Scott McBride faces an audience of children, friends and family, as he reads from his book in front of a hometown audience at Barnes and Noble in Tysons Corner on Saturday, March 12.
Photo by Abigail Constantino.
Scott McBride, a Langley High School alumnus, co-author Rod Thompson and illustrator Brian Martin, read from their book “The Adventures of Connor the Courageous Cutter: Saving Sarah” on Saturday, March 12 at Barnes and Noble in Tysons Corner.
McBride’s first job was at The Connection Newspapers, as a paperboy when he was in the seventh grade. His mother Cha drove him and his sister Jackie around as they delivered the McLean Connection door-to-door. She saw how hardworking her son really was.
“I don’t know what they did with the money, I don’t think they did anything with it. They just wanted to tell people ‘I work,’” said Cha, who lives in Tysons Corner.
McBride’s hard work paid off. He was accepted at West Point and the Naval Academy. He chose to go to Annapolis. His mom believes he went there, even though his father was in the Army, because it was close enough to home that his mother can drive and bring home-cooked foods, which she did every other week.
He went to graduate school at the University of North Carolina at Chapel Hill to study strategic communications. Out of the blue his advisor asked him if he ever thought about writing children’s books. McBride wondered why he asked that. “Was my writing so elementary?” But his advisor must have seen something, and the question stuck with him.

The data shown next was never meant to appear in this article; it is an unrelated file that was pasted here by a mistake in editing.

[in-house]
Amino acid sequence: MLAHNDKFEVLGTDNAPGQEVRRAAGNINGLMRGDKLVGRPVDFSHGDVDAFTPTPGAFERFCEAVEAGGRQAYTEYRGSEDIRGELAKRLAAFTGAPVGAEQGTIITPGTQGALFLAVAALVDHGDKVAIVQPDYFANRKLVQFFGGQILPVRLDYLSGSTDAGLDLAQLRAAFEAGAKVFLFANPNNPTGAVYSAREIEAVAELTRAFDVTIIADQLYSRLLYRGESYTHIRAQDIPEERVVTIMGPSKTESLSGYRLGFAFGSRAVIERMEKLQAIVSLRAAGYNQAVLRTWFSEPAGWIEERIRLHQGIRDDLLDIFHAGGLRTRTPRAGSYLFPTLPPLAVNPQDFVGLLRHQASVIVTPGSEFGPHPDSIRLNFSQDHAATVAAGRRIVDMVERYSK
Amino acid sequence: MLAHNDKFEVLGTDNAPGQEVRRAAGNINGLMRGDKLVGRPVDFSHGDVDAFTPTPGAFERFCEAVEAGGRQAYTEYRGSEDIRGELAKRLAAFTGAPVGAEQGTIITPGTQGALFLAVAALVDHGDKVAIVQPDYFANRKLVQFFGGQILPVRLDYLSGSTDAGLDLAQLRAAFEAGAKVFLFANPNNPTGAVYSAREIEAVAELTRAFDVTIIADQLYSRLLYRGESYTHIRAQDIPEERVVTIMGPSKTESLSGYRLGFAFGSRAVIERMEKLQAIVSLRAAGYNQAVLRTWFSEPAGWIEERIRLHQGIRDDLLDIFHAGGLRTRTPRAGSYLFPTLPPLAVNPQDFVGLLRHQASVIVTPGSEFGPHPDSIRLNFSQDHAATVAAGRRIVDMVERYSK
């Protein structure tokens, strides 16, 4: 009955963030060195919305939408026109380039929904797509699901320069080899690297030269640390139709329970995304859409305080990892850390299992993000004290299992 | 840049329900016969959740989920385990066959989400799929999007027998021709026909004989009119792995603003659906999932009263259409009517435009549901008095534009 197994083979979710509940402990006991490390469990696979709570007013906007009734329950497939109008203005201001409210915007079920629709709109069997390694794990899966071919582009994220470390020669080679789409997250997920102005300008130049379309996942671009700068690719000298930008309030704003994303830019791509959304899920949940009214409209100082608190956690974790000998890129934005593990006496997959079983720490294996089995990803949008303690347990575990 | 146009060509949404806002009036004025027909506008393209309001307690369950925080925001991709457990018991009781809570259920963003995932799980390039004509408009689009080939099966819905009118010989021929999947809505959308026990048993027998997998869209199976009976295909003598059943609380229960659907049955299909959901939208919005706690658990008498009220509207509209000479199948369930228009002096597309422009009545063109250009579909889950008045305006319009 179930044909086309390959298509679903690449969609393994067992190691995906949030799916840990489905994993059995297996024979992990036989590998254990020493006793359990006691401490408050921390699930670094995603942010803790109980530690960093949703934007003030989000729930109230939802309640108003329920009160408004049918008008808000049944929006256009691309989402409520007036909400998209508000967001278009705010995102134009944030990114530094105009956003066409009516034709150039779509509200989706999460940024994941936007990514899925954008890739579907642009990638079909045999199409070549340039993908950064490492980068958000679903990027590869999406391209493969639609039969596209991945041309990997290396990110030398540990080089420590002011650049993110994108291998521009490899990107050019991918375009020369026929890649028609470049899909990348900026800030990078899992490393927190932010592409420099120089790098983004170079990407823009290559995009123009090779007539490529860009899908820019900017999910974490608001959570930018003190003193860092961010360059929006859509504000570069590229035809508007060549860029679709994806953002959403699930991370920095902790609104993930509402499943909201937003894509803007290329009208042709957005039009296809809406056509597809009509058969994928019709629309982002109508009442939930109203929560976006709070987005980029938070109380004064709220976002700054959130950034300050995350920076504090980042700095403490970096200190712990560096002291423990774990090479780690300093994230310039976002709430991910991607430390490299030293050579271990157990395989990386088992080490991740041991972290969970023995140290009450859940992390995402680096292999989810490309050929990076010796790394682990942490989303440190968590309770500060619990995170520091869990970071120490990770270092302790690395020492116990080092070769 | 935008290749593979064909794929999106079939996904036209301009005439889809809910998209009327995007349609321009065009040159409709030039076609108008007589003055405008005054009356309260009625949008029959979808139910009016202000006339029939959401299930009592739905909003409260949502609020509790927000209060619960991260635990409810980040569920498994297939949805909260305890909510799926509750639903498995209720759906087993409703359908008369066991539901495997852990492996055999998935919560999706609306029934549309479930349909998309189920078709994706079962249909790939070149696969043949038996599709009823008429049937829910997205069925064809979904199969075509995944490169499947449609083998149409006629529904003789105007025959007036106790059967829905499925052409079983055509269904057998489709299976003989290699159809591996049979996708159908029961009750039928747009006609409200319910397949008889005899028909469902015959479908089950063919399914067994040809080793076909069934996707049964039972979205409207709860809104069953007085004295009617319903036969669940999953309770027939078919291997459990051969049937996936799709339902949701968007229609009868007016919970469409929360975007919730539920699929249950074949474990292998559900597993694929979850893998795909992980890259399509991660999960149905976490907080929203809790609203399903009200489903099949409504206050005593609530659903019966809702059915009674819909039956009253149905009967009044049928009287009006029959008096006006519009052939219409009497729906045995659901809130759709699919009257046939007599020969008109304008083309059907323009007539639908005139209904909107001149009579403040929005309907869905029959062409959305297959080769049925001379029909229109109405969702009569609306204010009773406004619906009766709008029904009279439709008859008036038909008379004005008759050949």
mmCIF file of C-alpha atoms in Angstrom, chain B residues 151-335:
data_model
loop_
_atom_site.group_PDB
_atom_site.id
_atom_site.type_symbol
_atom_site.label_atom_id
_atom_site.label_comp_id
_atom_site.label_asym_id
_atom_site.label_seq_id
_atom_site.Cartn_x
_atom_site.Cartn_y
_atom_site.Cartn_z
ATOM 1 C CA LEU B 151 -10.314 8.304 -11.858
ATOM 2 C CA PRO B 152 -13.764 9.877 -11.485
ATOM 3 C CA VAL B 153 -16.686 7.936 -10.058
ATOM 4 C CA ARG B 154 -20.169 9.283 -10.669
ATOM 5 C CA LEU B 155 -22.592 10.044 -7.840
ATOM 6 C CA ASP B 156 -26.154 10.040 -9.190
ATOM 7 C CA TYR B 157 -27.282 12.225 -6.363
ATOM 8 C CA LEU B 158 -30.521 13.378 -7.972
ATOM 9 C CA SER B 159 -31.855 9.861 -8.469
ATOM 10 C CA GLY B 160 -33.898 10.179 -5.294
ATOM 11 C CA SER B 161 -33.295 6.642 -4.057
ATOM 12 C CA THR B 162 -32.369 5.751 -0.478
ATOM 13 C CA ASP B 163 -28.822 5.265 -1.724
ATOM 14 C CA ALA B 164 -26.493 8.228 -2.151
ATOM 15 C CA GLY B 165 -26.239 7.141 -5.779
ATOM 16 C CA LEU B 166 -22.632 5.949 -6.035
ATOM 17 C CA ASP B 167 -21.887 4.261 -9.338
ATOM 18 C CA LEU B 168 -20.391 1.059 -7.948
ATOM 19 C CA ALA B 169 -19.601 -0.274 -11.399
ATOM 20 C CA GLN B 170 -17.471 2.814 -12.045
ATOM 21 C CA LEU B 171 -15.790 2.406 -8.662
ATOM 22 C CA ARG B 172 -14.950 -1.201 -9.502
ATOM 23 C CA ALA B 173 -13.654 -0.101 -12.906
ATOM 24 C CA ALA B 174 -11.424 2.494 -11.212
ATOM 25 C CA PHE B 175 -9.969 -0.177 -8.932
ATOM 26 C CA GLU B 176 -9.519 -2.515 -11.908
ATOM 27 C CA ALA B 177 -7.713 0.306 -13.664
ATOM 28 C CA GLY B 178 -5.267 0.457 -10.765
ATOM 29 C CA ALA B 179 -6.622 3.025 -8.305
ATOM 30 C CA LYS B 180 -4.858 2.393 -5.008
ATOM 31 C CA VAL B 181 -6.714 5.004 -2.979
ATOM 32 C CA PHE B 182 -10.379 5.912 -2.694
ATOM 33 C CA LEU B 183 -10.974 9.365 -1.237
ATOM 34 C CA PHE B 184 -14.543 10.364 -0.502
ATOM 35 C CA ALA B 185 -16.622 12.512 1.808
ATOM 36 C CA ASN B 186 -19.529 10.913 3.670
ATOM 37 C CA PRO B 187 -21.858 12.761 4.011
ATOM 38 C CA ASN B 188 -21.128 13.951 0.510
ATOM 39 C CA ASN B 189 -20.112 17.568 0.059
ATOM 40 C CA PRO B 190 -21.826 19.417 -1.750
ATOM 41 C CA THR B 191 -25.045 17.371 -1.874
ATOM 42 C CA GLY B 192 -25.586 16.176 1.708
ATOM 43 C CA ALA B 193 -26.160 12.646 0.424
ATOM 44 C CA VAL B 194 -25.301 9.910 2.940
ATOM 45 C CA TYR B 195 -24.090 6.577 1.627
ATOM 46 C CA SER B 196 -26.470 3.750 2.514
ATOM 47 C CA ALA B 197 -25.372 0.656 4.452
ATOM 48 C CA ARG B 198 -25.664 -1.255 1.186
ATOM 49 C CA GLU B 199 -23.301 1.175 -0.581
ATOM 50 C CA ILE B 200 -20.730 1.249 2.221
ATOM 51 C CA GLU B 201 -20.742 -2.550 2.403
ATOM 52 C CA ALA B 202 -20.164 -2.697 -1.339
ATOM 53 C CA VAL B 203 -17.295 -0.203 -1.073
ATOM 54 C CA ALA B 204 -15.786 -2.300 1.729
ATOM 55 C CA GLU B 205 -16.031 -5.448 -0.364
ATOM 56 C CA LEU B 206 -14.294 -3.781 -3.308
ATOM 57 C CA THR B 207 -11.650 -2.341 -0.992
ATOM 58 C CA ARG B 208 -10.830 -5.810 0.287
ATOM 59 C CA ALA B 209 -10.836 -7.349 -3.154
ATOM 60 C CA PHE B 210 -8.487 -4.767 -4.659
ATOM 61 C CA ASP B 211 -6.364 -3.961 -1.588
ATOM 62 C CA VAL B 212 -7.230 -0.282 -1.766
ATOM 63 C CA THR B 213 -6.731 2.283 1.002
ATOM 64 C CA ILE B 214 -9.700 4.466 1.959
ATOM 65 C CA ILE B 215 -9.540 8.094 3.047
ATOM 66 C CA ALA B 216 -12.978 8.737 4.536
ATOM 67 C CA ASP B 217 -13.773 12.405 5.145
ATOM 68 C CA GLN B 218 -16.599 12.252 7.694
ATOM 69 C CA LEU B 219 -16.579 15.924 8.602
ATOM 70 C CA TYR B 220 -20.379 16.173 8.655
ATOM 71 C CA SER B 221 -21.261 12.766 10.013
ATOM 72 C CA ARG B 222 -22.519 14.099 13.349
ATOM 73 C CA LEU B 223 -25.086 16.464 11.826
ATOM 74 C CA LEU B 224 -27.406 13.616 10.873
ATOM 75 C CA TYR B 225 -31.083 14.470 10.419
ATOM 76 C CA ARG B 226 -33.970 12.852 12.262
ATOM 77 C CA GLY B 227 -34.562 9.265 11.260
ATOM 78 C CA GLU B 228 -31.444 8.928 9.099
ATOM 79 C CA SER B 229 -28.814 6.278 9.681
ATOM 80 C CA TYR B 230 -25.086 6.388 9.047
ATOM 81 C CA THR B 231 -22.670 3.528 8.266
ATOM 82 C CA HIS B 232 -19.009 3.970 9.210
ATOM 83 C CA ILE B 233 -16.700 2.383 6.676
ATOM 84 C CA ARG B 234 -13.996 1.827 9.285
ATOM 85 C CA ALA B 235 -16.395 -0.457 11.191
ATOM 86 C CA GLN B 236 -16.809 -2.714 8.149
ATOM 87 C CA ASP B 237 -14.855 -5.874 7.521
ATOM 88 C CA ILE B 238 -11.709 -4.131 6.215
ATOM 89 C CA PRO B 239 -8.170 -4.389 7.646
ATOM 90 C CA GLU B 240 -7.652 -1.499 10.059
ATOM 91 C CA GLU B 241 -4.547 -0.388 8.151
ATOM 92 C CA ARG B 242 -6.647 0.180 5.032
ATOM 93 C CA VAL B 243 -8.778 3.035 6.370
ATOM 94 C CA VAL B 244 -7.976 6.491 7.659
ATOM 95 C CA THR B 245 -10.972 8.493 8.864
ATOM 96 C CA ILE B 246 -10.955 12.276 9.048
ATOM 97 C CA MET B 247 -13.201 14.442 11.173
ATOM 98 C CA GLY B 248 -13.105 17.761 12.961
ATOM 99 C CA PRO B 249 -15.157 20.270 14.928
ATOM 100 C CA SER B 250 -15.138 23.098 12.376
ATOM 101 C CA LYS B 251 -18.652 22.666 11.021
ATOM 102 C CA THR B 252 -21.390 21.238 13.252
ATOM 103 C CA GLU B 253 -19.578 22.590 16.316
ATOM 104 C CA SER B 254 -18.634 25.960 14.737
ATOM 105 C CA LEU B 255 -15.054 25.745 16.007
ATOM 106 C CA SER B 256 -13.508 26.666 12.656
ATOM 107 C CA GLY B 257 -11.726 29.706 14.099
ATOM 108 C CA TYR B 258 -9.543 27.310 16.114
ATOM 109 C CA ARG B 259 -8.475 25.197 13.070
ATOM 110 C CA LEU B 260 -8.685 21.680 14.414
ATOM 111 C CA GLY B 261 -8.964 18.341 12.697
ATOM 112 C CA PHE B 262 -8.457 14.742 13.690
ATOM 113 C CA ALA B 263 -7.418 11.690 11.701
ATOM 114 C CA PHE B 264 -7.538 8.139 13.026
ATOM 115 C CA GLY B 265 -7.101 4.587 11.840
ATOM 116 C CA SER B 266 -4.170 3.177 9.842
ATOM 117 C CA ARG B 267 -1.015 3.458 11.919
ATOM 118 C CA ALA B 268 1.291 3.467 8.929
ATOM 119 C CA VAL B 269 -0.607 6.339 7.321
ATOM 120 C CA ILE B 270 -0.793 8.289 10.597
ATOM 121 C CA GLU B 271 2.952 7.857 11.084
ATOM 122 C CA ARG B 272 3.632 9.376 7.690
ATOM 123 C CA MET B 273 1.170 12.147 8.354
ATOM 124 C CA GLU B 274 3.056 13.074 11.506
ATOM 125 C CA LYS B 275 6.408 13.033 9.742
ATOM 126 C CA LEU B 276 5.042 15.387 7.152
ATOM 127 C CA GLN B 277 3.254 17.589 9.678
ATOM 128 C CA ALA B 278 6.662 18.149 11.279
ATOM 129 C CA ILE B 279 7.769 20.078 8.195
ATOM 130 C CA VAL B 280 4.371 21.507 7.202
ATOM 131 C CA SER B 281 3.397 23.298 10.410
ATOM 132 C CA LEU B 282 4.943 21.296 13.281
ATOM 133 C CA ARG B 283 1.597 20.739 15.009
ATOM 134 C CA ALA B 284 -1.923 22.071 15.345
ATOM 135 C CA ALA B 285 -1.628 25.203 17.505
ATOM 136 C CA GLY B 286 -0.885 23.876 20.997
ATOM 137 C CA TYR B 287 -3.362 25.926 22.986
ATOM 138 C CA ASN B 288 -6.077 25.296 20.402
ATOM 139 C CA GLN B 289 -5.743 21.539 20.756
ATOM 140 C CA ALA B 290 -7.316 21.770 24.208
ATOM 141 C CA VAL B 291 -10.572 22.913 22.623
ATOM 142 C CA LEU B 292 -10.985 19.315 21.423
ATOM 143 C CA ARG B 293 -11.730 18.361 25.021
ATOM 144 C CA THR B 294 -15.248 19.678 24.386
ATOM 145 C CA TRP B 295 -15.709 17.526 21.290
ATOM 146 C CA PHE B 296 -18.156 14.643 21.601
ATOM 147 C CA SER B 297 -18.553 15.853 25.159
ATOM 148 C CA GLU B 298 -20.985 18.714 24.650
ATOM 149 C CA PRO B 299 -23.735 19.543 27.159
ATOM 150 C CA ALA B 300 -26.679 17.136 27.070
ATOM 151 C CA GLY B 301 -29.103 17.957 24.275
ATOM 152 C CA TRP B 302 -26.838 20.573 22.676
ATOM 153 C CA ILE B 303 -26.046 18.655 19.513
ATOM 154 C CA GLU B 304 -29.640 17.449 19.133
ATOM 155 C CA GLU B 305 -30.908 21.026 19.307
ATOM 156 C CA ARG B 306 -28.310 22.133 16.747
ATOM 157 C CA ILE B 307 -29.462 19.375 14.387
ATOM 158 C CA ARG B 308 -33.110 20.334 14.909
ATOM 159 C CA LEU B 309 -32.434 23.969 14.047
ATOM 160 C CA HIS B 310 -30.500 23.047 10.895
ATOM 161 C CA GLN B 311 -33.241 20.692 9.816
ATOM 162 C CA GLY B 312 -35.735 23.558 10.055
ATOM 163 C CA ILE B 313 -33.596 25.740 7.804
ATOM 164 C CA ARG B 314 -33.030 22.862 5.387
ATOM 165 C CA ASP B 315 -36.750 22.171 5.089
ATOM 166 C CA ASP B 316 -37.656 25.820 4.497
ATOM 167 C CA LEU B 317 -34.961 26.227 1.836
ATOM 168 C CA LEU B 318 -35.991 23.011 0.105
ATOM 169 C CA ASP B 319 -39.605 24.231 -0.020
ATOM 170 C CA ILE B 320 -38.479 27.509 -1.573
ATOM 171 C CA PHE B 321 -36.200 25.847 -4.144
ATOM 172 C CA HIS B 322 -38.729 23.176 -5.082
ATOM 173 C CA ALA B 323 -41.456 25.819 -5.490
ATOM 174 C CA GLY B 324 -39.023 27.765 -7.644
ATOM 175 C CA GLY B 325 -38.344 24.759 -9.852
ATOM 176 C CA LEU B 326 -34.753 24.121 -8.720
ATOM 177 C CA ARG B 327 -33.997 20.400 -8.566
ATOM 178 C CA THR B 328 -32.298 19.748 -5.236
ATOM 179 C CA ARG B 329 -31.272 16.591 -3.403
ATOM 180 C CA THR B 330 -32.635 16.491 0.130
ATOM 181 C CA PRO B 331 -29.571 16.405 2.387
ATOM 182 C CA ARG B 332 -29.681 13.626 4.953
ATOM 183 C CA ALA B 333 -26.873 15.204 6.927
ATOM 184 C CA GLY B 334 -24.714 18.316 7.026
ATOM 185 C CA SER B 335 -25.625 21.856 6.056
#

McBride approached Thompson, who went to the same church, to pick his brain about writing for children. Thompson did puppet ministry and he was good with children. McBride was in the Coast Guard; Thompson was in the Navy. Both love boats and ships. Both have sons named Connor.
They met at a Panera to do some character outlines but ended up with the entire book outline in an hour and a half. They wrote “The Adventures of Connor the Courageous Cutter: Saving Sarah” in a week and a half.
A cutter is what the U.S. Coast Guard, where McBride works as a public affairs officer, calls its boats. Perusing Brian Martin’s illustration, it becomes clear very quickly what McBride and Thompson mean by cutter.
The reading was a reunion of sorts for McBride, as family, friends and former Langley High School classmates attended.
“For me it’s about empowerment. People should know, especially children who read this, that you can do anything you want with your life...Go out and do things that require courage. Live a courageous life,” said Thompson.
McBride knows from experience, “I think if kids realize that they have a dream and they work hard toward it, with a little bit of help and faith, you can accomplish anything.”